Vettel was a driver who thrived in a supportive environment, who had imagined he was joining a sort of re-run of the Michael Schumacher/Ferrari years, with everything geared around him just the way it had been for his hero.
It wasn’t like that. Marchionne had inherited the star signing of his predecessor and Vettel was only an employee, never a partner. He was accorded the team leader status he’d been promised, with his friend Kimi Raikkonen in support, but he was told in no uncertain terms to stop trying to play a part in running the team.
This message – which almost certainly originated from Marchionne – was relayed by the boss’s lieutenant Maurizio Arrivabene (pictured with Vettel above) on live TV. It didn’t break the relationship because the relationship had never really been there but in that moment it ceased to be what it could have been.
Vettel at least tried to control what he could – his immediate garage environment – and several times his frustrations with operations could be heard over the radio. But it’s tempting to believe there was a link between his frustrations and his errors.
Leclerc arrived without any of this baggage, just a phenomenal gift behind the wheel and a big hurry to convert it into a winning F1 career.
He was just what Marchionne was looking for and after Leclerc’s preparation year at Sauber went so well in 2018, everything slotted into place. Then Marchionne suddenly died. But his dream didn’t.
Leclerc replaced the easy Raikkonen, out went Vettel’s team leader status. Ultimate Ferrari boss John Elkann had decided to stick with Marchionne’s plan regarding not only the driver line-up but also the replacement of Arrivabene with Mattia Binotto.
The new team principal had a better way with people and was more gracious with Vettel. But the underlying position didn’t change; Leclerc was seen as the future, Vettel was simply under contract for another two years. It would take a convincing domination of Leclerc by Vettel to change that.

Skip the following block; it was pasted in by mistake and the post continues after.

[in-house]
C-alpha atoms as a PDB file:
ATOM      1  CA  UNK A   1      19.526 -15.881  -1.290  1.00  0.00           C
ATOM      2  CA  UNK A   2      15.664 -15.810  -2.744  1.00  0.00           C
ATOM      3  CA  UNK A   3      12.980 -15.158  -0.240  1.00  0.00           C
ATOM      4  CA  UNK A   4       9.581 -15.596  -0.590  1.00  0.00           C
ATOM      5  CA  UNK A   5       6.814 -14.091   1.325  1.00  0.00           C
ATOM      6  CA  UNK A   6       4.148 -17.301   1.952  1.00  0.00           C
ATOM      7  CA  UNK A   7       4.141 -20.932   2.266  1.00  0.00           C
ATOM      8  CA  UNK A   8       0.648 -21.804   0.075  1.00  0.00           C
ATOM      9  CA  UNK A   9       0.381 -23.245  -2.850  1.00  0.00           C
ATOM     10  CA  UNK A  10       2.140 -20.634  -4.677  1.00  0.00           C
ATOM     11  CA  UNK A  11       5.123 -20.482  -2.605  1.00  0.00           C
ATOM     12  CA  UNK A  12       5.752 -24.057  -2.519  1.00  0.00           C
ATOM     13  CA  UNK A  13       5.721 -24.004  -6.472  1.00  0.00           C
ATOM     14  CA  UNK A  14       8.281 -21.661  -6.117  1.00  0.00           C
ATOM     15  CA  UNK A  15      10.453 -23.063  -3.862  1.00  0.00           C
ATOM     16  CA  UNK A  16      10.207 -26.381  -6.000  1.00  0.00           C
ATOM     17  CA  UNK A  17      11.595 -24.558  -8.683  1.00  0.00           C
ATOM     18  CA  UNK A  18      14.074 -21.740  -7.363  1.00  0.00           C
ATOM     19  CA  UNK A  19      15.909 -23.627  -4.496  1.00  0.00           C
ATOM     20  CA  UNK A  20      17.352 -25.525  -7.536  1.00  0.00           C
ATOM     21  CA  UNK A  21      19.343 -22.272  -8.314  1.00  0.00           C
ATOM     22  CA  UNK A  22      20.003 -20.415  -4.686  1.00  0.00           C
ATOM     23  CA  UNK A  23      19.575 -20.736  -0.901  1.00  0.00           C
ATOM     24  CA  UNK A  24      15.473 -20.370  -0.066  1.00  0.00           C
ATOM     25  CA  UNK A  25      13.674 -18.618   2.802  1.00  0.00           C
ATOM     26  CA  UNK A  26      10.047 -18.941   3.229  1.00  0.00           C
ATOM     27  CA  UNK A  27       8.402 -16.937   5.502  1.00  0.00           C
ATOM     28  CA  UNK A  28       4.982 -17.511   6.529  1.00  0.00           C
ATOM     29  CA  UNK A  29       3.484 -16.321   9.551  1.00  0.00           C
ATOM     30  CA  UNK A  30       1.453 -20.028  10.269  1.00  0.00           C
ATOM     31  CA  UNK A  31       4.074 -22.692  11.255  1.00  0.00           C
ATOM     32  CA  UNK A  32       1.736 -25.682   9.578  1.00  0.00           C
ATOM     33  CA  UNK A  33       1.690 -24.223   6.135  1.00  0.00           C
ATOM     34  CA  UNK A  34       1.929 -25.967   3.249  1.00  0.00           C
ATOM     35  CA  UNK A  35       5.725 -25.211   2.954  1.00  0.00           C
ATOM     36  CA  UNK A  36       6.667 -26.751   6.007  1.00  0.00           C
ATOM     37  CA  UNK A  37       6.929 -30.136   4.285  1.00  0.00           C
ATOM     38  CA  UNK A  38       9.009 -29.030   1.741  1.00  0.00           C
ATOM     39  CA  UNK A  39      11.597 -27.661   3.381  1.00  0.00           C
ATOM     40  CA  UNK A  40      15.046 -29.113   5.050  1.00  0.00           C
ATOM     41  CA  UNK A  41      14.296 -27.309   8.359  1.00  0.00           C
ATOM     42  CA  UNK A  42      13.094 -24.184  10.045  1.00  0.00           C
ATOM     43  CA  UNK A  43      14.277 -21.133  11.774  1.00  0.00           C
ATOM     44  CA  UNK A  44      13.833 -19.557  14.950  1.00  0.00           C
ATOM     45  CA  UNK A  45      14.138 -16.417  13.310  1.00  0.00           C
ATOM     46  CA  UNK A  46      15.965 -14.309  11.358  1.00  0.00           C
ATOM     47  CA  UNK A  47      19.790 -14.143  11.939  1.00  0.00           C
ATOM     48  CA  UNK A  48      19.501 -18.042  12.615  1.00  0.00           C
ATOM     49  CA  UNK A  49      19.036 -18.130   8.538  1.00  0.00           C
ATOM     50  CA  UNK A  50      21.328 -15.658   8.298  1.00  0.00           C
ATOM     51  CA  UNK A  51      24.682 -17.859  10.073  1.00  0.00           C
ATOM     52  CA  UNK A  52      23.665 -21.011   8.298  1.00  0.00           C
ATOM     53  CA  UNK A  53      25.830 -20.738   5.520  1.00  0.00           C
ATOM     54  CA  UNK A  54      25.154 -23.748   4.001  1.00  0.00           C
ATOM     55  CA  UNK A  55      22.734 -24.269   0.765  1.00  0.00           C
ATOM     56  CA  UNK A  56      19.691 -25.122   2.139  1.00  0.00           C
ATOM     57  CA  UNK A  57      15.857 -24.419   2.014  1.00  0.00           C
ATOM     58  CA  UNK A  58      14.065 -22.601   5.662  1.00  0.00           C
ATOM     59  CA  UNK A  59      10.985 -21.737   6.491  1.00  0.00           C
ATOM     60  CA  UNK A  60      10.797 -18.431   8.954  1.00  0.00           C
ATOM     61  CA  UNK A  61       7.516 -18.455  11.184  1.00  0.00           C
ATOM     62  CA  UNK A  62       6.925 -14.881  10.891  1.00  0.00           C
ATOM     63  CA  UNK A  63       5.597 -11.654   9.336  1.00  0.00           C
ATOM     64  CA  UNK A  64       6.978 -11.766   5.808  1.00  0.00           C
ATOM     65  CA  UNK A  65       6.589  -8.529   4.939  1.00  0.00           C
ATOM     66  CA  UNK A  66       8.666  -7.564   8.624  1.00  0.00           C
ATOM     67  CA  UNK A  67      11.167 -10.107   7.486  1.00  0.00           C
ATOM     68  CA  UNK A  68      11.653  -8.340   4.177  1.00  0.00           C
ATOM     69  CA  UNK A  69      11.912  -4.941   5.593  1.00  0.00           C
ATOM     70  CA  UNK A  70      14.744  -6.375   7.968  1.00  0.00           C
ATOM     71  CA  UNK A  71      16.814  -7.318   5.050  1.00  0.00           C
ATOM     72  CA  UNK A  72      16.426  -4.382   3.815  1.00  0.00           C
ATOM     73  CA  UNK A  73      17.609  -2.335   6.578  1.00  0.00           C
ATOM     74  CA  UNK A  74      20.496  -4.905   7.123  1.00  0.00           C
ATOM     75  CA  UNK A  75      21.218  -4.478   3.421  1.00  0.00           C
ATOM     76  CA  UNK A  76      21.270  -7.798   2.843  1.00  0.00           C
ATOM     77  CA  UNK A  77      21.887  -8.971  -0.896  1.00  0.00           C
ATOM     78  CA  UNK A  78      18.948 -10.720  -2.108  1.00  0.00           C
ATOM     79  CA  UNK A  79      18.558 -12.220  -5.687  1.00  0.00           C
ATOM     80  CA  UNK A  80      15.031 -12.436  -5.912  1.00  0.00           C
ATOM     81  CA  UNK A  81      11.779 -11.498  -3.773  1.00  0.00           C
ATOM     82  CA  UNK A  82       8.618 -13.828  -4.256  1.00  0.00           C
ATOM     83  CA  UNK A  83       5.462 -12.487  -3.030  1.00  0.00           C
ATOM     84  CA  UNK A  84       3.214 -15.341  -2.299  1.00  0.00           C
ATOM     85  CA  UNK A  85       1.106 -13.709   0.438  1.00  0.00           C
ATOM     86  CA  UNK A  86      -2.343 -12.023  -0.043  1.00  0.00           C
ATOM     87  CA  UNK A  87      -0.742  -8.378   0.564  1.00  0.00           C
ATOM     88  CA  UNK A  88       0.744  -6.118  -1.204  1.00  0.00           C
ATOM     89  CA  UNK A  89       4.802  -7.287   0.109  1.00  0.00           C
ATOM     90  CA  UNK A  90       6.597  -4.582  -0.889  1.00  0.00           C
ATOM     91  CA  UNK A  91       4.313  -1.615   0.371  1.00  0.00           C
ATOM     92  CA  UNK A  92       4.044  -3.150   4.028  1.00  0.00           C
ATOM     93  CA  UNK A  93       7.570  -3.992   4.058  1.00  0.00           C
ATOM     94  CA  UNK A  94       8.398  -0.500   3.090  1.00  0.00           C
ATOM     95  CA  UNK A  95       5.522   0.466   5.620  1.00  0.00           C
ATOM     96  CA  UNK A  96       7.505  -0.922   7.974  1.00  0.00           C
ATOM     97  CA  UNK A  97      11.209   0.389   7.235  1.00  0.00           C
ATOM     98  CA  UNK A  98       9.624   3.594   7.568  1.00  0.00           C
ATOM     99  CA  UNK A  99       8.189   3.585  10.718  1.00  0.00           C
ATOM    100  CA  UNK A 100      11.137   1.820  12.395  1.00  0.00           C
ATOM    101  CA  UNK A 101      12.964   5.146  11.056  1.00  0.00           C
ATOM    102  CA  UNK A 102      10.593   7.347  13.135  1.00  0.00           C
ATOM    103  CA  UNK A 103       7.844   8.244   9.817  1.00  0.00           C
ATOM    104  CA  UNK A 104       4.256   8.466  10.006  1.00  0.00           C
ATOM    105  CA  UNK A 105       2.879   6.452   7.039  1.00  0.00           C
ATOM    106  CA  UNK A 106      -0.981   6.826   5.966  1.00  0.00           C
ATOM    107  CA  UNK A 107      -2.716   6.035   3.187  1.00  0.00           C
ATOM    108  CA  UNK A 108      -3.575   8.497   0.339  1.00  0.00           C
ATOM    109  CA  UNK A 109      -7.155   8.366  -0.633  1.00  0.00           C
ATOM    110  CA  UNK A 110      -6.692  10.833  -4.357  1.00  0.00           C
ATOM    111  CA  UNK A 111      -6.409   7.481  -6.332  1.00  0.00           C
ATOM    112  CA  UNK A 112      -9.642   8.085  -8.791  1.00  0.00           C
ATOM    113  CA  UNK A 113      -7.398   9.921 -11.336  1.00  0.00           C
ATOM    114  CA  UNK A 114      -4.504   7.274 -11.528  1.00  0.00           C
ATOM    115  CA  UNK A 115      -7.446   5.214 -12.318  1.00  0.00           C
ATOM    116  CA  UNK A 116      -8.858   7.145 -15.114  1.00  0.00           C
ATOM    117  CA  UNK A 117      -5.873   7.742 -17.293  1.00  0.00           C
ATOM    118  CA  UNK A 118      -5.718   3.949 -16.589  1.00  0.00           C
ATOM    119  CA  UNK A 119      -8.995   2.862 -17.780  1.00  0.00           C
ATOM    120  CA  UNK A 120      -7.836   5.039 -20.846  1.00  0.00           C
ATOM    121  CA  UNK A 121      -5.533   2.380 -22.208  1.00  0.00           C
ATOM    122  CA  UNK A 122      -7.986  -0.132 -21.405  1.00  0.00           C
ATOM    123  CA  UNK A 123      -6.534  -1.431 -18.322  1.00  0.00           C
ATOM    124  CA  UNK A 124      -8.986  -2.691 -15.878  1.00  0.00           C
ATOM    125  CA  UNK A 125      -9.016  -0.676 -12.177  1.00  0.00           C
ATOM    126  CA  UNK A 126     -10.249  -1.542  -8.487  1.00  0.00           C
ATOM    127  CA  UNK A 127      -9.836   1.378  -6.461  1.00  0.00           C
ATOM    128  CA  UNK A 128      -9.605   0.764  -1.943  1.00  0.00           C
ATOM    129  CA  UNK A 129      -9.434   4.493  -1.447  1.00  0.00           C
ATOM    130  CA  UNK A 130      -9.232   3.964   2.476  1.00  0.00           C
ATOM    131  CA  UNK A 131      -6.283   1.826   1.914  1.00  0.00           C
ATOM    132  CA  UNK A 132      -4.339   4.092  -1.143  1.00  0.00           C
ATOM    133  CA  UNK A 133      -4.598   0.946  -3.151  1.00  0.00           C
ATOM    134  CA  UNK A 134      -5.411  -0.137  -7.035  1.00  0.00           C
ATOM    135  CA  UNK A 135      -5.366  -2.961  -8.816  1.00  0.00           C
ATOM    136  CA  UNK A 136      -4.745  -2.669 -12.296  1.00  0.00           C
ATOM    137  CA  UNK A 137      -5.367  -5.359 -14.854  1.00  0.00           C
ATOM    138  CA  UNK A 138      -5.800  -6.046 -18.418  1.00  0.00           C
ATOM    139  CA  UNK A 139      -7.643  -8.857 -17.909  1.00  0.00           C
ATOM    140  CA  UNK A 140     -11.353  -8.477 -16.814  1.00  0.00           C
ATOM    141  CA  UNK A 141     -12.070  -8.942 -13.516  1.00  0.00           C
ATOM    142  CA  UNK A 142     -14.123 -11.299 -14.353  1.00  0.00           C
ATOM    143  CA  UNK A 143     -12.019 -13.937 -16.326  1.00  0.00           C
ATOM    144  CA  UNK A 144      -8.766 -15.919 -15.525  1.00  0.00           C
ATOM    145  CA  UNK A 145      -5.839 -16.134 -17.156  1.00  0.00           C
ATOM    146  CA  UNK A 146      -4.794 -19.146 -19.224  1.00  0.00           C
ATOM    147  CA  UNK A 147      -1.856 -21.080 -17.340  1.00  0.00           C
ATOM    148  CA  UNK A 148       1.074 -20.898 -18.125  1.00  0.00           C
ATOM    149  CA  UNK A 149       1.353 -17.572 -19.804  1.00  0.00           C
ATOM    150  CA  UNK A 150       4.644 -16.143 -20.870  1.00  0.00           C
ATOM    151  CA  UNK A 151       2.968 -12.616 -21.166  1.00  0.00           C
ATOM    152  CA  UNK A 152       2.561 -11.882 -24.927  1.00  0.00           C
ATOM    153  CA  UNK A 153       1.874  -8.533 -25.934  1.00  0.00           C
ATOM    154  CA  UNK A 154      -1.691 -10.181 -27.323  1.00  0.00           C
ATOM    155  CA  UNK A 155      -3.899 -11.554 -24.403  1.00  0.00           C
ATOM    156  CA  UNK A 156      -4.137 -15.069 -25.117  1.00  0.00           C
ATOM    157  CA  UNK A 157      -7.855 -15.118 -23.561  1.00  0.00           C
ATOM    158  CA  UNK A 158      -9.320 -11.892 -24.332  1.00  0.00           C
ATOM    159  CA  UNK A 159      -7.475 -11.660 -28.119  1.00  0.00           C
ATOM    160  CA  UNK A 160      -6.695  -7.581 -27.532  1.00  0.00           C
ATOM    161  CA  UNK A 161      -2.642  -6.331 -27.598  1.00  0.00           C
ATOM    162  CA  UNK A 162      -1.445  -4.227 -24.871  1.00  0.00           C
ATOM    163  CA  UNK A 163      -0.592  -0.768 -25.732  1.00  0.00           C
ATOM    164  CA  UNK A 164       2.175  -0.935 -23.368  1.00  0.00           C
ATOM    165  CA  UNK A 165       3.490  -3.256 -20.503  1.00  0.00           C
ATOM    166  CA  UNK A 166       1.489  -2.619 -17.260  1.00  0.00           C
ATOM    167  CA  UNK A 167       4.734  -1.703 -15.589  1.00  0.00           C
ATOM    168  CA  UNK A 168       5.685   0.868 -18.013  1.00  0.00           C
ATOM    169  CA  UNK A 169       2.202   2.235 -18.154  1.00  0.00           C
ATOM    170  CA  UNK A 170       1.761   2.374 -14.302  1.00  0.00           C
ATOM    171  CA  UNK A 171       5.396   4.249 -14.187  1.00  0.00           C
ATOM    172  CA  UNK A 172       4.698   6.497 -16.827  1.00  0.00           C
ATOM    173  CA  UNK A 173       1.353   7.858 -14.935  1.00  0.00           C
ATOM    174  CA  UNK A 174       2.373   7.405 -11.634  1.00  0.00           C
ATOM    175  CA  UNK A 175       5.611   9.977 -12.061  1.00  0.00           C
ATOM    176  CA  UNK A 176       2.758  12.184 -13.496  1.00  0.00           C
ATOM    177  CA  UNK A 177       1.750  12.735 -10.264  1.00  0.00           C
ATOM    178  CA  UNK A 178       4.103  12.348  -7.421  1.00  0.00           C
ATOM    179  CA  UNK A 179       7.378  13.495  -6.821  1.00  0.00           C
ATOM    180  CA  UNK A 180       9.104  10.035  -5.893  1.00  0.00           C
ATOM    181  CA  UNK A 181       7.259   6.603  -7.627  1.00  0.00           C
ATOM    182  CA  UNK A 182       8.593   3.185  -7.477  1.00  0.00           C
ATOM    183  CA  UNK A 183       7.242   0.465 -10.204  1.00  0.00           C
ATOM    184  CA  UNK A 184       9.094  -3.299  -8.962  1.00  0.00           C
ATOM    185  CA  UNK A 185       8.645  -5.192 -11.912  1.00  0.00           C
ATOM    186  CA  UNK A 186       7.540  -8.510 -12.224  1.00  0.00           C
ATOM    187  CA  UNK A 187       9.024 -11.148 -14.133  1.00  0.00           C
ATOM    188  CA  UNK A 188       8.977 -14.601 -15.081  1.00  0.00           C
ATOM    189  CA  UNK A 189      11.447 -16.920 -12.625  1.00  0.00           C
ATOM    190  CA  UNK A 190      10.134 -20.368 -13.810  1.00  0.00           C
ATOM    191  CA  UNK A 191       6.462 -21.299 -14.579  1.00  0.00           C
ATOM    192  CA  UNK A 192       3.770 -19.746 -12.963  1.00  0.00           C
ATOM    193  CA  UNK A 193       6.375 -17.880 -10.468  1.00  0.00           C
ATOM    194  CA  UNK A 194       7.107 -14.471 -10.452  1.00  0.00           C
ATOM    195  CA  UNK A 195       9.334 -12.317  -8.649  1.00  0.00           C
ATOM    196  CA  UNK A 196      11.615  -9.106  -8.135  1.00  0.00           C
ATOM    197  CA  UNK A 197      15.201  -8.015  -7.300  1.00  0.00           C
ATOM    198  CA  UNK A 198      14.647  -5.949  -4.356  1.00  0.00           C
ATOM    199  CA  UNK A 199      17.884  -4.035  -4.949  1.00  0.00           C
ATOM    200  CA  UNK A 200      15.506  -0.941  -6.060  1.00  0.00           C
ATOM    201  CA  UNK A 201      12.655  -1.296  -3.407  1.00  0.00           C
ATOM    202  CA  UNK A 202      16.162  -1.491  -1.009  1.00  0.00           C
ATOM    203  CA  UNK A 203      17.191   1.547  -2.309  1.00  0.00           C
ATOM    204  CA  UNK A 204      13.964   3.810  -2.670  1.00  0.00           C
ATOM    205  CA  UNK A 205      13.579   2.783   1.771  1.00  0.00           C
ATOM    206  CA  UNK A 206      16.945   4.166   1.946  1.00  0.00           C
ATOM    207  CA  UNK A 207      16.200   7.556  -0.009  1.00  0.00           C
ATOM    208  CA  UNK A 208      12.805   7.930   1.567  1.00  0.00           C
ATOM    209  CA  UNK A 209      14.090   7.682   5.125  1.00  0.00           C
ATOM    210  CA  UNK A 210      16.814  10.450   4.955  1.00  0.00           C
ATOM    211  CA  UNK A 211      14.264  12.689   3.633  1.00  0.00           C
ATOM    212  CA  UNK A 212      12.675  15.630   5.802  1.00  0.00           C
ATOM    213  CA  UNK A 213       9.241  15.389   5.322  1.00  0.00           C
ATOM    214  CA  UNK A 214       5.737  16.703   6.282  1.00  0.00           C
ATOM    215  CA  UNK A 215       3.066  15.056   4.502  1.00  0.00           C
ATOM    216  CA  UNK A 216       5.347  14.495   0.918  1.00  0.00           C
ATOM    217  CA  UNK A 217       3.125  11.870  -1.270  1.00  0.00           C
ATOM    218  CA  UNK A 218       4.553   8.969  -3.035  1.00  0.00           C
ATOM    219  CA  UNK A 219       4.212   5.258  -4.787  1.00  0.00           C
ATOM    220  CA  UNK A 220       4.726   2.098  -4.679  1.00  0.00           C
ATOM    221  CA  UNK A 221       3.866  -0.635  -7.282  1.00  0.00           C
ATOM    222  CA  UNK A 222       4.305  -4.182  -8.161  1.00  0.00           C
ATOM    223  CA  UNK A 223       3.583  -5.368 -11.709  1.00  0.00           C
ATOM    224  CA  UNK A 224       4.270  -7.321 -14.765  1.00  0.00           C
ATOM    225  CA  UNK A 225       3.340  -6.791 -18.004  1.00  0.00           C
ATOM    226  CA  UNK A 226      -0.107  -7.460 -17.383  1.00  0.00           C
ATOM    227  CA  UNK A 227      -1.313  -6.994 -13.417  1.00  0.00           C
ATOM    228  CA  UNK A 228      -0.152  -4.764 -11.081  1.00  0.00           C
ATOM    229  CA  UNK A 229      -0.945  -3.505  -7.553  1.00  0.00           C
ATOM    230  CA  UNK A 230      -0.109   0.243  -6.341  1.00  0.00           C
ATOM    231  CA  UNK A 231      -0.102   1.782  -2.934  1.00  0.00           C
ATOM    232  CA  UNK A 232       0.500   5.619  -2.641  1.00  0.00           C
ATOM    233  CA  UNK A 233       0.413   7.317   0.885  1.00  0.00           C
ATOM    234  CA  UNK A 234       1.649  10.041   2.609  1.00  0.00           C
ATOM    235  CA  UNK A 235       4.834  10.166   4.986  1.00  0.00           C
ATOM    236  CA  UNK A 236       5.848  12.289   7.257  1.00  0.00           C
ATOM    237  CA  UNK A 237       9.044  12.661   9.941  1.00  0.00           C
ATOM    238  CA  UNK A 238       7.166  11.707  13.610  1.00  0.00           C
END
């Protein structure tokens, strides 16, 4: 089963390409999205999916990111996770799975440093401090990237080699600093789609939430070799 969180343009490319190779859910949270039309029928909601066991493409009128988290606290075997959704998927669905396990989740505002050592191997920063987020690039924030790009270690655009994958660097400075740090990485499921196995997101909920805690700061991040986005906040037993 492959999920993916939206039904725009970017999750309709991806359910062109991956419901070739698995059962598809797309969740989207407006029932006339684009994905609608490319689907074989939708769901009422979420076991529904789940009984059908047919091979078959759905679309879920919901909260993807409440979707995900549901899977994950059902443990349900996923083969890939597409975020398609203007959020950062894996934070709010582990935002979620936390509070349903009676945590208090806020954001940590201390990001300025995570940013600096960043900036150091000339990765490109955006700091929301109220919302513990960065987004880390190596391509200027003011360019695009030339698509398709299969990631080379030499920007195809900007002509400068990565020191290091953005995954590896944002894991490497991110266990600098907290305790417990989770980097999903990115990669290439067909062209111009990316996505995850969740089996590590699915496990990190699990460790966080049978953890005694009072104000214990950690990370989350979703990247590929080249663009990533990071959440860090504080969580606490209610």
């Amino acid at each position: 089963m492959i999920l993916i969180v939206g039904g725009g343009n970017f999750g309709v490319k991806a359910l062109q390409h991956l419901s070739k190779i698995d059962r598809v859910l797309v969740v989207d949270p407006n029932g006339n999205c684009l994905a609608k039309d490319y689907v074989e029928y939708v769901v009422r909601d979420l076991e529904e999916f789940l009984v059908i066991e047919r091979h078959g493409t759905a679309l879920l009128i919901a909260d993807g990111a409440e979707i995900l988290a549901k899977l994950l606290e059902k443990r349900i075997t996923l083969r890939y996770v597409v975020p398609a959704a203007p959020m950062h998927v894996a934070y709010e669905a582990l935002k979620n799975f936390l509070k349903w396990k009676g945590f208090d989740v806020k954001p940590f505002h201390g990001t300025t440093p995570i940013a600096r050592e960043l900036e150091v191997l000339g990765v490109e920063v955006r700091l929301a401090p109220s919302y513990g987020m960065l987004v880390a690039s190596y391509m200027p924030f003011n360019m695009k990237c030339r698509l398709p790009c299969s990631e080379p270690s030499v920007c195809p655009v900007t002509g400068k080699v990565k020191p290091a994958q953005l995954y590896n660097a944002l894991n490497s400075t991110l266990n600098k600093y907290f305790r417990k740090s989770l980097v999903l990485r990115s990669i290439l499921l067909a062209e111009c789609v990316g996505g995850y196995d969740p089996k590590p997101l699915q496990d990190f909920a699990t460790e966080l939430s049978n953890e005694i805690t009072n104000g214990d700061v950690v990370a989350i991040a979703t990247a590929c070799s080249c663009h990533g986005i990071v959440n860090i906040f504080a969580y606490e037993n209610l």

“Just letting you know I’m being held up now. I don’t know if you want to know, but…” :: Charles Leclerc
So Leclerc was pushing against an open door in his ambition. Vettel retained his composure, pride and dignity. But beneath it all lay the savage fighting spirit that had helped propel him to those four world titles.
For all those reasons, he began 2019 in a hugely motivated state of mind, putting past frustrations aside. The drivers would be free to race, Binotto declared, but Vettel, as a four-time champion, would be accorded initial priority in any situations of conflicting strategy – a policy that would be reviewed ‘if necessary’.
Leclerc played this perfectly when asked about it.
“I think it’s right,” he said. “There should be a priority. It’s only logical. It’s up to me to put myself in a position through performance to have priority in the future.”
The niggle blew up straight away; in four of the first five races there was driver-induced tension on the pitwall.
Late race in Melbourne Leclerc was catching fourth-place Vettel and pointing out he was being held up. He was – but only because he was on much fresher tyres.
He was able to be on fresher tyres because earlier, having been way behind the Mercedes/Vettel/Max Verstappen tactical struggle over track position, he was under no undercut threat from behind and so was able to run long in the first stint.
Catching Vettel was a false picture and he was told to hold position. Leclerc diplomatically didn’t make anything of the fact that Vettel had bundled him over the kerbs in the opening seconds of the race. “I think he mustn’t have seen me,” he said, with that winning earnestness he has.
In Bahrain Leclerc was in dominant form and took pole from Vettel by the margin of 0.3s. He then blew his start and fell to third as Vettel led away.